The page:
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Atmospheric Chemistry and Physics An interactive open-access journal of the European Geosciences Union
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Volume 18, issue 2 | Copyright
Atmos. Chem. Phys., 18, 1307-1323, 2018
© Author(s) 2018. This work is distributed under
the Creative Commons Attribution 4.0 License.

Research article 31 Jan 2018

Research article | 31 Jan 2018

Resolving nanoparticle growth mechanisms from size- and time-dependent growth rate analysis

Lukas Pichelstorfer1, Dominik Stolzenburg2, John Ortega3, Thomas Karl4, Harri Kokkola5, Anton Laakso5, Kari E. J. Lehtinen5,6, James N. Smith7, Peter H. McMurry8, and Paul M. Winkler2 Lukas Pichelstorfer et al.
  • 1Division of Physics and Biophysics, Department of Materials Research and Physics, University of Salzburg, Salzburg, Austria
  • 2Faculty of Physics, University of Vienna, Vienna, Austria
  • 3Atmospheric Chemistry Observations and Modeling Laboratory, National Center for Atmospheric Research, Boulder, Colorado, USA
  • 4Institute for Meteorology and Geophysics, University of Innsbruck, Innsbruck, Austria
  • 5Finnish Meteorological Institute, Atmospheric Research Centre of Eastern Finland, Kuopio, Finland
  • 6Department of Applied Physics, University of Eastern Finland, Kuopio, Finland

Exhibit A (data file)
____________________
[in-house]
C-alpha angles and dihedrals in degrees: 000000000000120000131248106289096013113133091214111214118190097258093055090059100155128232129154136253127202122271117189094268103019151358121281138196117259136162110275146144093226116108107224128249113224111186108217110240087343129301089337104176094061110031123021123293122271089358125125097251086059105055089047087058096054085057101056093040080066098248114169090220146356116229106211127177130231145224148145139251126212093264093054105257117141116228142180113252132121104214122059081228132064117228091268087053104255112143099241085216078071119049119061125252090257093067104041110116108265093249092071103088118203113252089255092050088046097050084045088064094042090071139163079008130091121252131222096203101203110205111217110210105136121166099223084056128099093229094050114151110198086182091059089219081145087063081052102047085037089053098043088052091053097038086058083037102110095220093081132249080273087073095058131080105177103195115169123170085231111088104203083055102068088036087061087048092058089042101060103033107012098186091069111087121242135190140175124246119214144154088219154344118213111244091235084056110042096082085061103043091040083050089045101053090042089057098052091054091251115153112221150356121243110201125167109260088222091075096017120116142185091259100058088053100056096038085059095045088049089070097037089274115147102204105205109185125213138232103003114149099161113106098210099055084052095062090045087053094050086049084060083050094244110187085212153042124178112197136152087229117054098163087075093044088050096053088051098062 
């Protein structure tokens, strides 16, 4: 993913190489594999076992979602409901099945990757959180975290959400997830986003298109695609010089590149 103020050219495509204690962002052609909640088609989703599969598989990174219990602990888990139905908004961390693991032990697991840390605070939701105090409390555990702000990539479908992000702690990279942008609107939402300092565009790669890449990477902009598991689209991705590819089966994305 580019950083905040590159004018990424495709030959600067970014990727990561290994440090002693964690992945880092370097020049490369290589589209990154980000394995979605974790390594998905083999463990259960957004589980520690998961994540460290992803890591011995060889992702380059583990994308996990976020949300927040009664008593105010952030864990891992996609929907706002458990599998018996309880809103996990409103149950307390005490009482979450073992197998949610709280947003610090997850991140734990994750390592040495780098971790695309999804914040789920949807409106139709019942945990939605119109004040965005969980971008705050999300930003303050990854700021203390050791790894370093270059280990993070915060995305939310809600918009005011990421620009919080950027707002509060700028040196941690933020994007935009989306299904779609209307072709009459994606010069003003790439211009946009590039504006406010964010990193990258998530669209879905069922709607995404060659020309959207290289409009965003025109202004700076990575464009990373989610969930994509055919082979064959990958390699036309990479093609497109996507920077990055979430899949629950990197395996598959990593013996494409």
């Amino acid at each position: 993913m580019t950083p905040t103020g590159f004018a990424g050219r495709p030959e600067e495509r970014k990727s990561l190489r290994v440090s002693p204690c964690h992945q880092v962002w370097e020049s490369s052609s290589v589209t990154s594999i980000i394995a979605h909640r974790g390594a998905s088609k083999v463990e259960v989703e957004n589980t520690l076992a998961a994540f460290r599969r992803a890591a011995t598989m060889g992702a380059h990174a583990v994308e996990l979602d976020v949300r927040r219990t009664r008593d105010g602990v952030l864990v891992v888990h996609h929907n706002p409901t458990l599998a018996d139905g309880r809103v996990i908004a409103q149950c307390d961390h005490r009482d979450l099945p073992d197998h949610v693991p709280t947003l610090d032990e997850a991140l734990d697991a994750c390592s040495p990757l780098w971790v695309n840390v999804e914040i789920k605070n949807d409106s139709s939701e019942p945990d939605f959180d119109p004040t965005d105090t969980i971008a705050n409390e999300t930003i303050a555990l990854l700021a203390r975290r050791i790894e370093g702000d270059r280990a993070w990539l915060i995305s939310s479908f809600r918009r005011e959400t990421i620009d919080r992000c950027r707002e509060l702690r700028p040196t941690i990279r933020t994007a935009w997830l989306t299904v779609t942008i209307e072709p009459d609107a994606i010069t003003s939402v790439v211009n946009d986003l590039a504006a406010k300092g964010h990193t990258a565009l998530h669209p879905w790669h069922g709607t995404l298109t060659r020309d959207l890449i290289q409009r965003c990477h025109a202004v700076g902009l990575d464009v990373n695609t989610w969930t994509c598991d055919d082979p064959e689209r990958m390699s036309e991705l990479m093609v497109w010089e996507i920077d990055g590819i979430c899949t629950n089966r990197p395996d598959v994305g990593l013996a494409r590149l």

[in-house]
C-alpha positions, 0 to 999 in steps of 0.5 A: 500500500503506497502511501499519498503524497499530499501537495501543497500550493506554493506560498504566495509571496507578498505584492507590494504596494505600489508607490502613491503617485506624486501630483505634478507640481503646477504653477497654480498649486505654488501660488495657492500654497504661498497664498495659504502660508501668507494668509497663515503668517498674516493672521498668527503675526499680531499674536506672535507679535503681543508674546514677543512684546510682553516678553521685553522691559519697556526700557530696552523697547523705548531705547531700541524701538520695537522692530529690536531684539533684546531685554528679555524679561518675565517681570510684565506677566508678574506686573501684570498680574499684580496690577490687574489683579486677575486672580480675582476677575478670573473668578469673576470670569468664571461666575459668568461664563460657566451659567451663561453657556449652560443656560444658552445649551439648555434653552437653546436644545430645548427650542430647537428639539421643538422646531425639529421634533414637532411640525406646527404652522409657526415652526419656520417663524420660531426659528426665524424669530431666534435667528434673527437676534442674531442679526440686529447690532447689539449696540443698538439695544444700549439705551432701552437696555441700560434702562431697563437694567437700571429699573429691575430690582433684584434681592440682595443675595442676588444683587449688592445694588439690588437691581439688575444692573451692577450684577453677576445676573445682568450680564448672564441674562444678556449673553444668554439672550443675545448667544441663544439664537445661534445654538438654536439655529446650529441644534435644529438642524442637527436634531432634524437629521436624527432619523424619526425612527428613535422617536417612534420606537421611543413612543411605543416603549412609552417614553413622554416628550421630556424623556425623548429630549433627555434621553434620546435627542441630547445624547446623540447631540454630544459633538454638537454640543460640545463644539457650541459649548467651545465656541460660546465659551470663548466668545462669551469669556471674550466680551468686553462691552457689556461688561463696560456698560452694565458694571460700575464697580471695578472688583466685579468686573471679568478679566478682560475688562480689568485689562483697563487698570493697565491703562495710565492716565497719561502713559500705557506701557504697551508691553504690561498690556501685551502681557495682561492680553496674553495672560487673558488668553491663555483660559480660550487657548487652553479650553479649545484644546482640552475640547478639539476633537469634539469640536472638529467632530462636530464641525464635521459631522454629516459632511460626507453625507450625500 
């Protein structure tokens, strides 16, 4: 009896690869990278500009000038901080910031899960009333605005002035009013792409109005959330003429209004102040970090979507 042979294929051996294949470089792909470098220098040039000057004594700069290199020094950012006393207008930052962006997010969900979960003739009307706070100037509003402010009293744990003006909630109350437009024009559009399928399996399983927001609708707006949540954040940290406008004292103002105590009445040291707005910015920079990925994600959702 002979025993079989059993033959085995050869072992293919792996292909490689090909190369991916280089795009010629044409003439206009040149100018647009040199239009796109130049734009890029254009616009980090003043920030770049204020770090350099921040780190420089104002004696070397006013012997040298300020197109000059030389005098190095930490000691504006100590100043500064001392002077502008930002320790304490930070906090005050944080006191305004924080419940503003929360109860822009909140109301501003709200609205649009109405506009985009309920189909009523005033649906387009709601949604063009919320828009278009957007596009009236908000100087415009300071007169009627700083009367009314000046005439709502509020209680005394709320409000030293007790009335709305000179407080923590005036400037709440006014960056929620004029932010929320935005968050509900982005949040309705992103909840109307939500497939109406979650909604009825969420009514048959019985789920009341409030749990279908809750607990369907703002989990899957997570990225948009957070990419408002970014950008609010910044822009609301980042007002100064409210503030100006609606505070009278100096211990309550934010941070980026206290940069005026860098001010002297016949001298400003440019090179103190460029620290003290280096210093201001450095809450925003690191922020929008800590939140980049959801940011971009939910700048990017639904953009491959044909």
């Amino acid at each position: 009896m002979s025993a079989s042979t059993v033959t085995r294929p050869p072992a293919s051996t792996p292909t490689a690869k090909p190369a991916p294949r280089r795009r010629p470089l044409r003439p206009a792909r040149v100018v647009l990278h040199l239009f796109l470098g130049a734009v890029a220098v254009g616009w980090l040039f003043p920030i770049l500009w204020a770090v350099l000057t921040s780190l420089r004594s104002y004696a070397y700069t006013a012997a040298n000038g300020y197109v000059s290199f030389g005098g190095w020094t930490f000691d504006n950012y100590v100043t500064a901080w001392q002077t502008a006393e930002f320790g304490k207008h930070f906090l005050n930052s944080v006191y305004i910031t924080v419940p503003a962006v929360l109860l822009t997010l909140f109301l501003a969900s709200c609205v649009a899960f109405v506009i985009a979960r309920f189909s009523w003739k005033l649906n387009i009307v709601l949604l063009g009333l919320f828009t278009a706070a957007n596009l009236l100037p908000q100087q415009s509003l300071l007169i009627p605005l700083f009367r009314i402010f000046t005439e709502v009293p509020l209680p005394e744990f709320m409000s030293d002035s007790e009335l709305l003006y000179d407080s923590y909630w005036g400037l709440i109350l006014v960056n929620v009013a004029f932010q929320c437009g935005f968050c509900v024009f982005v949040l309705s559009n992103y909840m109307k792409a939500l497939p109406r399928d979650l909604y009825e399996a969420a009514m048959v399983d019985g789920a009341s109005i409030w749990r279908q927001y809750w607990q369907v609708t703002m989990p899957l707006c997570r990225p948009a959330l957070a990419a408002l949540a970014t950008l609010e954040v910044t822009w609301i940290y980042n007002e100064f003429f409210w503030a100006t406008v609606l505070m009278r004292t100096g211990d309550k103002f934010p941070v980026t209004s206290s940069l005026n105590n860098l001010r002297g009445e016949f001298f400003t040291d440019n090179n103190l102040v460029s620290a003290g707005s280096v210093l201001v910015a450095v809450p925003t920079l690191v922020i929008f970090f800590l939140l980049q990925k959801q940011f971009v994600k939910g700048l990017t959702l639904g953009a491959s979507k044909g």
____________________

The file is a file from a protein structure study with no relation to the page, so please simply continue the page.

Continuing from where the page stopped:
• 7Department of Chemistry, University of California, Irvine, California, USA
  • 8Department of Mechanical Engineering, University of Minnesota, Twin Cities, Minneapolis, Minnesota, USA

Abstract. Atmospheric new particle formation occurs frequently in the global atmosphere and may play a crucial role in climate by affecting cloud properties. The relevance of newly formed nanoparticles depends largely on the dynamics governing their initial formation and growth to sizes where they become important for cloud microphysics. One key to the proper understanding of nanoparticle effects on climate is therefore hidden in the growth mechanisms. In this study we have developed and successfully tested two independent methods based on the aerosol general dynamics equation, allowing detailed retrieval of time- and size-dependent nanoparticle growth rates. Both methods were used to analyze particle formation from two different biogenic precursor vapors in controlled chamber experiments. Our results suggest that growth rates below 10nm show much more variation than is currently thought and pin down the decisive size range of growth at around 5nm where in-depth studies of physical and chemical particle properties are needed.

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Quantification of new particle formation as a source of atmospheric aerosol is clearly of importance for climate and health aspects. In our new study we developed two analysis methods that allow retrieval of nanoparticle growth dynamics at much higher precision than it was possible so far. Our results clearly demonstrate that growth rates show much more variation than is currently known and suggest that the Kelvin effect governs growth in the sub-10 nm size range.
Quantification of new particle formation as a source of atmospheric aerosol is clearly of...